Dutch, our Foretravel is 24 years old!

__________________

David, kb0zke

1993 Foretravel U300 40'

Build number 4371

For sale



RV-Dreams Community Member

Status: Offline
Posts: 11
Date:

Thanks so much for all the replies. That really helps me think about all the different aspects of safety and will definitely help to keep all this in mind while looking at different models and options.

__________________


RV-Dreams Family Member

Status: Offline
Posts: 281
Date:

Great discussion here, I think being aware of what is ahead and having good equipment is a big deal.
You must understand what you have for equipment and what can happen if someone else does something you don't expect. Sometimes a little fear is a good thing, it slows you down. If you don't know the road go slow and don't worry about anybody else.
Over the years I have pulled many types of trailers and a few different sized motorhomes.
When we purchased our current Beast for full time use, (we have a 28,000 5th wheel with a 12,000 Dodge Ram 5500) I was still very nervous pulling all this weight on roads I did not know and was a little scared (and still am) on major mtn roads (probably a good thing!). We have done the Rt 40 to Ashville pull and then down 26 south. Now to be honest the night before I did not sleep well,
but I knew I had the right equipment both in the trailer and truck, I just went slow (screw everybody else) and handled it just fine, for me the bigger fear is not really knowing what is around the next turn having never done the route before. Once I did it ,it was really no issue, just go slow, don't try and keep up with everybody else. I will always be nervous on roads I have never been on, but in my opinion that is a good thing. Maintain your equipment and take your time and everything should be fine, the more you do it the better you will feel, but remember it may be a good thing to be just a little uncomfortable, it will make you slow down, so what if it takes you a little longer.


__________________

Bob C

The fulltime Dream begins, class of 2016

2016 Dodge Ram 5500 HD Classy Chassis hauler bed/air ride

2016 New Horizon Majestic M43RL3S

home base Sandwich,Ma.

 



RV-Dreams Family Member

Status: Offline
Posts: 59
Date:

kb0zke wrote:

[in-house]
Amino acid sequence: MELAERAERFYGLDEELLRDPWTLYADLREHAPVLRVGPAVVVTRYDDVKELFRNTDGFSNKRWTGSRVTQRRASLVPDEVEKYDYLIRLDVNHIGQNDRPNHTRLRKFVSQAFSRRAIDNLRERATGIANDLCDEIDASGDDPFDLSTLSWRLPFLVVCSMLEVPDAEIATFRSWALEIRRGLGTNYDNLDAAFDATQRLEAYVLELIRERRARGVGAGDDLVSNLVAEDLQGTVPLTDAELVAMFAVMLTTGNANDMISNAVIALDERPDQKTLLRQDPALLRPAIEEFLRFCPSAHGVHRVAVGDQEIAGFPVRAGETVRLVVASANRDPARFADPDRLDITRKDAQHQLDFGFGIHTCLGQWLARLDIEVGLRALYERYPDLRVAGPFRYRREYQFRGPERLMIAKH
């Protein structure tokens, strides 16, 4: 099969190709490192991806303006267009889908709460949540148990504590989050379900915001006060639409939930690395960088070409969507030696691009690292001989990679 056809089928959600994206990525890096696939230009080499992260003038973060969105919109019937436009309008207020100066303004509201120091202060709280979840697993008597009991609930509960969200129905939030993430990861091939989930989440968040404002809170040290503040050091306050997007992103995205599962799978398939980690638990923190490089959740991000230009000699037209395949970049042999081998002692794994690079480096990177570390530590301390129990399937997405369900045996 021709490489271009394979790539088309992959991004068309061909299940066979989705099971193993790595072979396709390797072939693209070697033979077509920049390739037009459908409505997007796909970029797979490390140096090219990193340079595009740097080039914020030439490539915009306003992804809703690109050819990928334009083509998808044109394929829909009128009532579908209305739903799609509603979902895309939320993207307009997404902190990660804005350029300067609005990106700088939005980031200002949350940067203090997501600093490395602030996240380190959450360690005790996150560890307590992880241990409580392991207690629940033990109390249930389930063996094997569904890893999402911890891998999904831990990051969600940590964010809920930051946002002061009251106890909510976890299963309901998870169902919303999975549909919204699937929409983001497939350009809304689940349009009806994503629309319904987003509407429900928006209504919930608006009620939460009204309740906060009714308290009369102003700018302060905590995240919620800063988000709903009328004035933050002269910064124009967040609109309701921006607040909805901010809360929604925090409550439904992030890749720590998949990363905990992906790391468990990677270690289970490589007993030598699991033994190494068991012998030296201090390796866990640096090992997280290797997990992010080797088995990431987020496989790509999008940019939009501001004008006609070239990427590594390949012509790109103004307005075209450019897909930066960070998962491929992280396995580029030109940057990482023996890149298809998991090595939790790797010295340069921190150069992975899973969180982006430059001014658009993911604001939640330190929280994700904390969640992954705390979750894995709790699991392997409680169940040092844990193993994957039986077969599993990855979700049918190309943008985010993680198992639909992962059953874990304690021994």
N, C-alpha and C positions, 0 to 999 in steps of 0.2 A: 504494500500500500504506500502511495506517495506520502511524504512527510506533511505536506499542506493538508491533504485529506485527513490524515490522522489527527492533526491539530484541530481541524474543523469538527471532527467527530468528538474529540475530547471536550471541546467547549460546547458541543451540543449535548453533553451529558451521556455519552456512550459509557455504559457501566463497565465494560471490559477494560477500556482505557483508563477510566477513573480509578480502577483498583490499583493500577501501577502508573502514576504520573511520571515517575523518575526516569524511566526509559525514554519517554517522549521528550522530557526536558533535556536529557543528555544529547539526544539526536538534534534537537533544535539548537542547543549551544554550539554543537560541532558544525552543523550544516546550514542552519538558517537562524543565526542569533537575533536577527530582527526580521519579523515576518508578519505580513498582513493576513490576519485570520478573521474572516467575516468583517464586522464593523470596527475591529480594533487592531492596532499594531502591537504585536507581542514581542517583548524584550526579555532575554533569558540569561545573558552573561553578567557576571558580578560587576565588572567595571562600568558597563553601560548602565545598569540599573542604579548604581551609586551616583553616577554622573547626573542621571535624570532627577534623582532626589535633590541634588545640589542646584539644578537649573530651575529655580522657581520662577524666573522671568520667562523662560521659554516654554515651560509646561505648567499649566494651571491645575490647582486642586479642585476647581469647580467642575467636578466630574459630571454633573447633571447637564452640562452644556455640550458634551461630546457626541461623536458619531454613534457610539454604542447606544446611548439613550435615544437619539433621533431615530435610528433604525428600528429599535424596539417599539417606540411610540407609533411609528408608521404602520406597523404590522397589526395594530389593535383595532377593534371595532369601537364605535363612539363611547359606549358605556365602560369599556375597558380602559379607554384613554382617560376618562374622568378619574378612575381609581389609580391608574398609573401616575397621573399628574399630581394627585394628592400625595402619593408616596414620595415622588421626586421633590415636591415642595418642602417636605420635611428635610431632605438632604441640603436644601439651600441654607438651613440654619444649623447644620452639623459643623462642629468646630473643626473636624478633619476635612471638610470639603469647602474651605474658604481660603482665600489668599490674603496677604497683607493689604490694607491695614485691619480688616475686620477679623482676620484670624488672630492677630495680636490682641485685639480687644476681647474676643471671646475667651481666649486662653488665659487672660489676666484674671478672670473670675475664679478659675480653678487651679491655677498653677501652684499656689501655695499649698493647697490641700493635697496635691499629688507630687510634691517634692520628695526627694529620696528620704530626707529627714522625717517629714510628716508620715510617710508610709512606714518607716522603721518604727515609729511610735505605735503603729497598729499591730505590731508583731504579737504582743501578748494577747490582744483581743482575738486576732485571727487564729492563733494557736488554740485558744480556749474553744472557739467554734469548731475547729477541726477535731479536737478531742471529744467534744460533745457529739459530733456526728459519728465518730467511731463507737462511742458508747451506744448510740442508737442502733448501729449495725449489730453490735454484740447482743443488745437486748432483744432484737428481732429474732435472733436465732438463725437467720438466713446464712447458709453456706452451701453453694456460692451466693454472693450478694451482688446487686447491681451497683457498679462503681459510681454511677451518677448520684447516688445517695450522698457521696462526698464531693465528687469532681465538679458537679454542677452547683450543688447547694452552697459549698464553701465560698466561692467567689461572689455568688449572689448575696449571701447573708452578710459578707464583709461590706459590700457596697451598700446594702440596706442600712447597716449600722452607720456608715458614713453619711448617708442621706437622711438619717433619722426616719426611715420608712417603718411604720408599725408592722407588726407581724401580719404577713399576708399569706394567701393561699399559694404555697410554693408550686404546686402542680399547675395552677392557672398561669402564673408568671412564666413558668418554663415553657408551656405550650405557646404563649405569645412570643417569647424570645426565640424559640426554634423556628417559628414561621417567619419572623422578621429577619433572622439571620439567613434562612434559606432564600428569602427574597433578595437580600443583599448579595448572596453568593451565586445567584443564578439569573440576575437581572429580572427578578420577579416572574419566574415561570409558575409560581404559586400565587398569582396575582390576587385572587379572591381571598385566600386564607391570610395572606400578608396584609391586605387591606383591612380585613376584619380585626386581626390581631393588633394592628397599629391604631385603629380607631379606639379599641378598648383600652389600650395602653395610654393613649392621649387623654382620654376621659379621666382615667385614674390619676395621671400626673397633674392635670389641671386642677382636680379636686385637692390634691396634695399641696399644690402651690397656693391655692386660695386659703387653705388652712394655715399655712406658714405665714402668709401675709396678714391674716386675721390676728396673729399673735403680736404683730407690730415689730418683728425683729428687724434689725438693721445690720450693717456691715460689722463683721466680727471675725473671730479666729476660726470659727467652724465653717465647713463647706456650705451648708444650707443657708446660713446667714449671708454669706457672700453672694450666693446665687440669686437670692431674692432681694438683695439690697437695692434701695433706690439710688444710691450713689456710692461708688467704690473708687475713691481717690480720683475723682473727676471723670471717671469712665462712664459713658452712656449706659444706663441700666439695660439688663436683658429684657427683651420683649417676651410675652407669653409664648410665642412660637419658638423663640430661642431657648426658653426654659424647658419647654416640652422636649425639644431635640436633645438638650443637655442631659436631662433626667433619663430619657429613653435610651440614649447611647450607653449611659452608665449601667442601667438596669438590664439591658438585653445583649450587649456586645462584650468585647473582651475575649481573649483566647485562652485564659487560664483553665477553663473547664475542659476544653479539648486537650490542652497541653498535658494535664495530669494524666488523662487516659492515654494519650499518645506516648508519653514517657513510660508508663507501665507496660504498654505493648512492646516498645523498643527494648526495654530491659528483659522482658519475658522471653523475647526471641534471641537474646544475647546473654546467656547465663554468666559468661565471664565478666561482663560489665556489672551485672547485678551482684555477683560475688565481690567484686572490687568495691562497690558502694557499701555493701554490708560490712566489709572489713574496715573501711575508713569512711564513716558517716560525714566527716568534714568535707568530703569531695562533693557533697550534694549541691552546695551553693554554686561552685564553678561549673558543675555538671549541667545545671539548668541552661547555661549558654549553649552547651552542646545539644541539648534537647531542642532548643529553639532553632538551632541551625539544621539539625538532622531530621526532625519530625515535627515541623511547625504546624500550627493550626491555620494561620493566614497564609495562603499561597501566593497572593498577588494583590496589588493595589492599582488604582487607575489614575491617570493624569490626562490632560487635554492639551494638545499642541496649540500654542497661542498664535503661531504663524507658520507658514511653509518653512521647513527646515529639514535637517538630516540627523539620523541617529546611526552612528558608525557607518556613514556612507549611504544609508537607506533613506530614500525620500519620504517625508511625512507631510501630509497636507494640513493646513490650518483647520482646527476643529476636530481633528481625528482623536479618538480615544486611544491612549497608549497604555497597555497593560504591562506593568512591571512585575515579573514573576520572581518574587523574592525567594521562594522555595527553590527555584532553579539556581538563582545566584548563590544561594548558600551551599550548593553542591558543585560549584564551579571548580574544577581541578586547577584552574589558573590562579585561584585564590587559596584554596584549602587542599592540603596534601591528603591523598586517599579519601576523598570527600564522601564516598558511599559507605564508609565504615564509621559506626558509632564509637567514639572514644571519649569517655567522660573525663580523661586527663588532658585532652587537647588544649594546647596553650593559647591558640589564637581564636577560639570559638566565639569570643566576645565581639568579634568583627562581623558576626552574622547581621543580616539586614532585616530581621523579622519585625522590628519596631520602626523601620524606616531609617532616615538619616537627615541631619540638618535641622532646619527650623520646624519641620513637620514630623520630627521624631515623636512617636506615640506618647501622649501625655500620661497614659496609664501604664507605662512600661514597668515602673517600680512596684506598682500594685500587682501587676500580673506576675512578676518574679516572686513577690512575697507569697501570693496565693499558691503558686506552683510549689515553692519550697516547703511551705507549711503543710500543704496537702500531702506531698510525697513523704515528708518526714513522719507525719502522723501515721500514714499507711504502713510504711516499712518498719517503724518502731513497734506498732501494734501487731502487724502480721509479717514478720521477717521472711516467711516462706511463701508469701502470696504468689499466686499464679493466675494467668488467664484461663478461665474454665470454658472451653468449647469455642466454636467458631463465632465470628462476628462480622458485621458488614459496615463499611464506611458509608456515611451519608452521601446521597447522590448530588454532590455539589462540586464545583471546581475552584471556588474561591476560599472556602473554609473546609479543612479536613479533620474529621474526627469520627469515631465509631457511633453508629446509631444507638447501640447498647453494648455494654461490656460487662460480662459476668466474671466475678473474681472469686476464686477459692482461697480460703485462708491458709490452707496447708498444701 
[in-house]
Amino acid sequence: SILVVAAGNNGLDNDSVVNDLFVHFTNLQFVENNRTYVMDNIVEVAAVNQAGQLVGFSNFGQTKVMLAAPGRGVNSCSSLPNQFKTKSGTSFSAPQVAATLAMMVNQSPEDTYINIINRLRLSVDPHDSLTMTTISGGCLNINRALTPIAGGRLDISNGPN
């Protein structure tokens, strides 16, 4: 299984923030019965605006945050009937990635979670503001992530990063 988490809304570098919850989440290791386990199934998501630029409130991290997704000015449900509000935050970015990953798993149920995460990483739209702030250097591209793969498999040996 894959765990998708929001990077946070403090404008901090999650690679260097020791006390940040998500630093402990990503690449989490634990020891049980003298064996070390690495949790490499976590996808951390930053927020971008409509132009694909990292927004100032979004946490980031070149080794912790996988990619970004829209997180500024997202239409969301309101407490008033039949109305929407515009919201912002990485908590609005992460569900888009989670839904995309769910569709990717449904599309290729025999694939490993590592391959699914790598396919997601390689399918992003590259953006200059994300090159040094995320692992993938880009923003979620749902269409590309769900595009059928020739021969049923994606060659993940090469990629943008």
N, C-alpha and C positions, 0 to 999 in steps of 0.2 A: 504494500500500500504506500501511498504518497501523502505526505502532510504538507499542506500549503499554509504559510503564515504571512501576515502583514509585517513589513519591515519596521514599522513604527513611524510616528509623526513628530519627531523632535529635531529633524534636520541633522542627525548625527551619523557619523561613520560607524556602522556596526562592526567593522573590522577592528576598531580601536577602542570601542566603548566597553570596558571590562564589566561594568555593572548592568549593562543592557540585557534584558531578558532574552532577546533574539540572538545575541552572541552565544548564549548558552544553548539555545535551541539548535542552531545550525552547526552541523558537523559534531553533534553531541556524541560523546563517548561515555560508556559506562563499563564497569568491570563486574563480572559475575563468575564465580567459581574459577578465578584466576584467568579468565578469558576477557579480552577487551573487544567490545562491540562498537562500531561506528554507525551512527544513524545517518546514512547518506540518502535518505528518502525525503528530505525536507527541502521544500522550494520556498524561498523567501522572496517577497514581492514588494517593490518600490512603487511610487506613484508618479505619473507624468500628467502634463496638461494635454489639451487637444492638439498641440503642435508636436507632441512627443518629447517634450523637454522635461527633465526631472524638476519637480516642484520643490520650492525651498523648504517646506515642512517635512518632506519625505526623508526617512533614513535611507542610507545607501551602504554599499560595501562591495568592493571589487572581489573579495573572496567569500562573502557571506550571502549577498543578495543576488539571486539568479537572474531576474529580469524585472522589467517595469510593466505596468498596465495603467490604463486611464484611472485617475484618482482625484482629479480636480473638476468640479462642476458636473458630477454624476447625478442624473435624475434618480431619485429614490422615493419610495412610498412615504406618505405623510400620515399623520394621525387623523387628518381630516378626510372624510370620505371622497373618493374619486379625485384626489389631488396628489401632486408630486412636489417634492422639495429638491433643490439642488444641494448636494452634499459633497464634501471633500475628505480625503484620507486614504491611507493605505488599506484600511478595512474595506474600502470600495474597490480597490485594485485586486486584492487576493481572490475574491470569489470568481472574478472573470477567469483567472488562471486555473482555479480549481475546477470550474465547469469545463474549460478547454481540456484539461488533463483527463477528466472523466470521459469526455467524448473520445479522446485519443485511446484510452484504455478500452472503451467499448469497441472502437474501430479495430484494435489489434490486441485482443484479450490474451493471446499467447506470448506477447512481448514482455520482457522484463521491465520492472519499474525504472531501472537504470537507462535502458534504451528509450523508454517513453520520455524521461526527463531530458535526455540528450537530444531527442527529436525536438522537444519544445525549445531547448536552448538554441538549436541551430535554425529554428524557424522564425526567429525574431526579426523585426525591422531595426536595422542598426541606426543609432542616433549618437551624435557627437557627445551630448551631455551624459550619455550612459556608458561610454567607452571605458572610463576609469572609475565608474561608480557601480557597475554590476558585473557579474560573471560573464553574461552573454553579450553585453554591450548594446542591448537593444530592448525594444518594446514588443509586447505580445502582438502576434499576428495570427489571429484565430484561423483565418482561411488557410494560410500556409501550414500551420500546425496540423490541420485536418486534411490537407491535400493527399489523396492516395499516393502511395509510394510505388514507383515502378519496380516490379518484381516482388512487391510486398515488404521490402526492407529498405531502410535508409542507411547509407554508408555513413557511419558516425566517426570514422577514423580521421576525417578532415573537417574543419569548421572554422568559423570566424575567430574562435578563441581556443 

Dutch, our Foretravel is 24 years old!


 I love well maintained "mature" RV's, David! Our previous 1995 Class A is still in regular use by the new owner, as is the 1986 Class C we used to have. The only RV's we've sold that are no longer in service are a 1993 DP that was the victim of a barn fire while it was in storage, and a 1968 VW Westfalia camper conversion that's probably a garden shed somewhere now. And they all made that I-40 run west out of Asheville at least once... biggrin



__________________

Dutch

34' 2001 GBM Landau Class A

2011 Toyota RAV4 4-down toad



RV-Dreams Community Member

Status: Offline
Posts: 11
Date:

So basically I am understanding that this decision is mainly, Know your equipment, know your route, and know our limitations. If I buy something knowing I am going to be traversing mountain ranges then I better understand weights and capabilities. So maybe when looking at RVs I ask myself is this built well enough to handle what I have in mind? The answer may be some are and some are not? Is it true to assume that some RVs just are not equipped for this? I know nothing about weights and towing and axels. This is all greek to me at this point.

This question came to my mind because I was reading about some saying their RV was so unsafe due to length and axels and something called a "tag axel" Thats what got me thinking I may buy something totally unsafe because of lack of knowledge.


__________________


RV-Dreams Family Member

Status: Offline
Posts: 3526
Date:

I will just step in and say that the internet is full of information, some true, some false, some mixed and a lot that are trying to appeal to emotions like fear to get page clicks. My advice is to use your own eyes and judgement. Be skeptical of information from strangers, especially if they have an agenda. When traveling pay attention to what RVs you see and you will see every kind taking the interstates, highways, county roads and city streets, since the majority are built to take them. Yes some are overweight, and those people will find themselves nervous on steep grades and avoid them if they can. Not just RVs, some car haulers towed by pickups are overweight and will go up and down hills very slowly.